Michael Moreci mentioned how, once he began writing novels, he began to understand how segmented the different kinds of comics are. A bookstore won’t have many of the biggest comic book store titles and vice versa. A local comic book shop may not even sell Scholastic graphic novels, and Batman is far from the key to a bookstore’s success with graphic novels.
Damian Wassel described comics’ marketing problem as conceptual rather than constructional. Anyone you stop on the street knows where to buy a book, but not many know where to buy a comic. Publishers need to convince everyone that comics are just books with different structural elements. Vault does that by telling stories that break out of traditional comic book genres and remove the qualitative gap between novels and comics.
Gustines asked if less expensive comic might lead to more readers. David Hedgecock replied that, in an age of streaming services, it’s hard to compete on a price point. He suggested that rather than pushing the price down, print products should be something with unique tangible qualities readers can enjoy, cherish, and go back to. The industry needs to think about what print can do to make unique and interesting experiences because it’s hard to directly compete with the $13 billion Netflix spends on its production each year.
Bilyeu said that it’s incredibly important to acknowledge the power of imprinting young minds. Based on Impact Theory’s research, the qualities of a person are more or less set by the time they’re 7 years old. Brains are primed to soak up the culture they grow up in.
Impact Theory is interested in the lost generations who didn’t grow up reading comics. Bilyeu was one of several panelists who brought up how Raina Telgemeier’s GUTS was the #1 book (not just graphic novel) of the week on the New York’s Times Bestseller List. The problem is that no one is catering to the demographic that ages out of Scholastic’s graphic novels. That’s the target audience of Impact Theory, which hopes to lead a 20-year push to turn the tide of the comic industry.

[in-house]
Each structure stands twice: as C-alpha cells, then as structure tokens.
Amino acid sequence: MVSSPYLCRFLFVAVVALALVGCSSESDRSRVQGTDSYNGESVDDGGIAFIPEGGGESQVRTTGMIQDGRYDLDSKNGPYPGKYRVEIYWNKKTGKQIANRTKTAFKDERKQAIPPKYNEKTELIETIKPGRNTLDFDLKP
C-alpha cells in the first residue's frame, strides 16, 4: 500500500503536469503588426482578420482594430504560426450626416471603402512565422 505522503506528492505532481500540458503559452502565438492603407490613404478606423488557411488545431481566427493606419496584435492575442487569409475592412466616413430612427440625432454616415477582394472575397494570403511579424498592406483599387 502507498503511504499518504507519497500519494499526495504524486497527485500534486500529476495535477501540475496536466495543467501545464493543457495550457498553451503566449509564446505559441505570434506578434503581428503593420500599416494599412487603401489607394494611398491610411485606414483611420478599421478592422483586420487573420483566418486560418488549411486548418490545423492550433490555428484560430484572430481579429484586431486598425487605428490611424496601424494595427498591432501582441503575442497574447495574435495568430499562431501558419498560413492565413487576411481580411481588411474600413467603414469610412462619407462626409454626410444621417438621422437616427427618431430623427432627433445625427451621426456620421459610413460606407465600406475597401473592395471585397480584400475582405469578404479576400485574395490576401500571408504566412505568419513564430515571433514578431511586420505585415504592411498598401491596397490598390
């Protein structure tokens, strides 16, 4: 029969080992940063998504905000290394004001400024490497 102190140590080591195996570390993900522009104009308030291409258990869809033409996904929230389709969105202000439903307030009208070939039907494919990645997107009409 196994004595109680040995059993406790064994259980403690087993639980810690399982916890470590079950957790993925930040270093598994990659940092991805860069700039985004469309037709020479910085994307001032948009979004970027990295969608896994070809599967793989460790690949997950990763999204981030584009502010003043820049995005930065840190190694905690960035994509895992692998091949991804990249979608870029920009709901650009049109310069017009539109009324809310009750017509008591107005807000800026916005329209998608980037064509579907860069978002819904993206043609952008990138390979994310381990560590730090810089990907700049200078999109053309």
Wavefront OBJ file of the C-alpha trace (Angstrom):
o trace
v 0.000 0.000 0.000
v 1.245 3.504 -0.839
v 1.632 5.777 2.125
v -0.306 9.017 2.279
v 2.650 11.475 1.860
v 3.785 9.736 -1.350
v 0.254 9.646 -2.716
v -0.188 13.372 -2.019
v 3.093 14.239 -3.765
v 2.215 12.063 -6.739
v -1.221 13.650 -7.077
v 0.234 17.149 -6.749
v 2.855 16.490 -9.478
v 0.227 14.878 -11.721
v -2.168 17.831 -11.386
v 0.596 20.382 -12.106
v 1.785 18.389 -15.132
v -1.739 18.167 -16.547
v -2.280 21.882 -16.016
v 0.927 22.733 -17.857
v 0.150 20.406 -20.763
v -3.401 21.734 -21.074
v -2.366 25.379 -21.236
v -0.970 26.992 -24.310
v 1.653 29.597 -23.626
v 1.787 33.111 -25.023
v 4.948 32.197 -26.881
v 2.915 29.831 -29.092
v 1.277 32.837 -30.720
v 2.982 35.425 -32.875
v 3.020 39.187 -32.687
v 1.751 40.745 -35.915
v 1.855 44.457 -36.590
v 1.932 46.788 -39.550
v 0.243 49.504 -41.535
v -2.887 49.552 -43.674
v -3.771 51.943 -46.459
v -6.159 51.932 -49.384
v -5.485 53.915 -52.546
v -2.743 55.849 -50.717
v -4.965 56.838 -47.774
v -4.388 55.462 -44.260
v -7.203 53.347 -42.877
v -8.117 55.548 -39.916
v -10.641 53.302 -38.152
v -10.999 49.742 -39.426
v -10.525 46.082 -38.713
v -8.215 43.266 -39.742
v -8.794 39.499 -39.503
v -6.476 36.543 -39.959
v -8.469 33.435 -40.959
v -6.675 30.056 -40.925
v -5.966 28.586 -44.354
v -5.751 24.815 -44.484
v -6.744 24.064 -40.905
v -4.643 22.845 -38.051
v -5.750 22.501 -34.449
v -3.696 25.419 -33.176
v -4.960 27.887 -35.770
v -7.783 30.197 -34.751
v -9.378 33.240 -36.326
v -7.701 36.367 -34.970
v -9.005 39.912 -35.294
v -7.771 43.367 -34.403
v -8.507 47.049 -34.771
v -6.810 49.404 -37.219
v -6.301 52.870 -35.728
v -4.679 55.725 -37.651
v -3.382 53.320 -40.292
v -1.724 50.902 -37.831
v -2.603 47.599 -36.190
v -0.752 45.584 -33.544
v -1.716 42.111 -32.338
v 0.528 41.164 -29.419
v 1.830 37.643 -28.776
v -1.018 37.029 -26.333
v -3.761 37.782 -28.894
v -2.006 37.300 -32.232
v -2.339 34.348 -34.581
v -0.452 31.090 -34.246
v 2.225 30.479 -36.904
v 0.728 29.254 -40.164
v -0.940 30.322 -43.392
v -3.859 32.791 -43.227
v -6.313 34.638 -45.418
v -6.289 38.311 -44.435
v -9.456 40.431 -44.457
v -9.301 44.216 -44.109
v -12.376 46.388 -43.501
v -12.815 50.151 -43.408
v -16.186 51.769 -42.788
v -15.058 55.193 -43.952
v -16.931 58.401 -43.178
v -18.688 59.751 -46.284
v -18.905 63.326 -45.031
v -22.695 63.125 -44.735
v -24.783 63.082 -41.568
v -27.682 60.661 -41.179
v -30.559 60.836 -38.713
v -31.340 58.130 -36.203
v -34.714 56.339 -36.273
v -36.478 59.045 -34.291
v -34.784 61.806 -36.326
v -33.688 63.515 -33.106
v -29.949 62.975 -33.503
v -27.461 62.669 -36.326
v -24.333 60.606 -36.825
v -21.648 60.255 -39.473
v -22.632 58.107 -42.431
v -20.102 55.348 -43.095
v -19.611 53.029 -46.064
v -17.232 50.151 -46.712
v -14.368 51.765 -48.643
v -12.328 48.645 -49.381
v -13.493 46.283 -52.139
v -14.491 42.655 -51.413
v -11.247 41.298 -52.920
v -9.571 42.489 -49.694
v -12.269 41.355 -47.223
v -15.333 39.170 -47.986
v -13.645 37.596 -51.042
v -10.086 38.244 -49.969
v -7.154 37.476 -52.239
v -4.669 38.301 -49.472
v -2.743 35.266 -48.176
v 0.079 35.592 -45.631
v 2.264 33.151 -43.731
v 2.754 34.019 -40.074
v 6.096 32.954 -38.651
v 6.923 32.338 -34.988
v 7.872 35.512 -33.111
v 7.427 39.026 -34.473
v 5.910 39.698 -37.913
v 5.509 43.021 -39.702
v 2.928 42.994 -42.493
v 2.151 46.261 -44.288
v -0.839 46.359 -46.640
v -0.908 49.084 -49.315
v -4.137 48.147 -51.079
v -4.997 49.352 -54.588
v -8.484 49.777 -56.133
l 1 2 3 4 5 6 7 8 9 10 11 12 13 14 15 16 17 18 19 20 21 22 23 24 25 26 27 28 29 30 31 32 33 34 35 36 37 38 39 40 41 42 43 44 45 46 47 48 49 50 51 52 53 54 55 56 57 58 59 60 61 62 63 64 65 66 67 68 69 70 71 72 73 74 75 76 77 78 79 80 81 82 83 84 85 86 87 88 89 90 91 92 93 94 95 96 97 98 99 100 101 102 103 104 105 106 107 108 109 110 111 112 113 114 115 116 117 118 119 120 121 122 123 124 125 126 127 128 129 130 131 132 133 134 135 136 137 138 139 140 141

Gustines asked the panelists where they want to be in five years. Bilyeu reiterated that Impact Theory wants to pick up where Scholastic leaves off with readers around 14 years of age and said the publisher is also trying to bring the anime art style to the United States comics market.
Damian Wassel also believes that kids are an important demographic, and says that Vault is interested in a middle-grade line.
Tze Chun said it’s hard to know where TKO will be in 5 years because the publisher values its ability to make decisions on the spot to adapt to changes in the market.
David Hedgecock said he didn’t want to speak for all of IDW, but he’d like to see the publisher transition away from licensed properties to put more focus on creator-owned projects.
Finally, the panelists were asked about escaping the stigma associated with comics. Bilyeu said that he’d like to imitate video games, which can reach people when they’re young and stay with them. Wassel pointed to storytelling that is open, sincere, and takes risks. He also stressed the importance of endings, attributing the success of YA graphic novels to containing complete stories, rather than the never-ending soap operas of superhero comics.
Sebastian Girner said that great comics can reignite passion, but the success of any kind of reading requires kids adopting the hobby at an early age. In addition to removing the separation between books and comics, the world needs to foster reading across the board. Doing so is the key to interesting kids (and the adults they become) in reading over other forms of escapism.
Featured image art is by Jorge Corona, from Hexagon #1.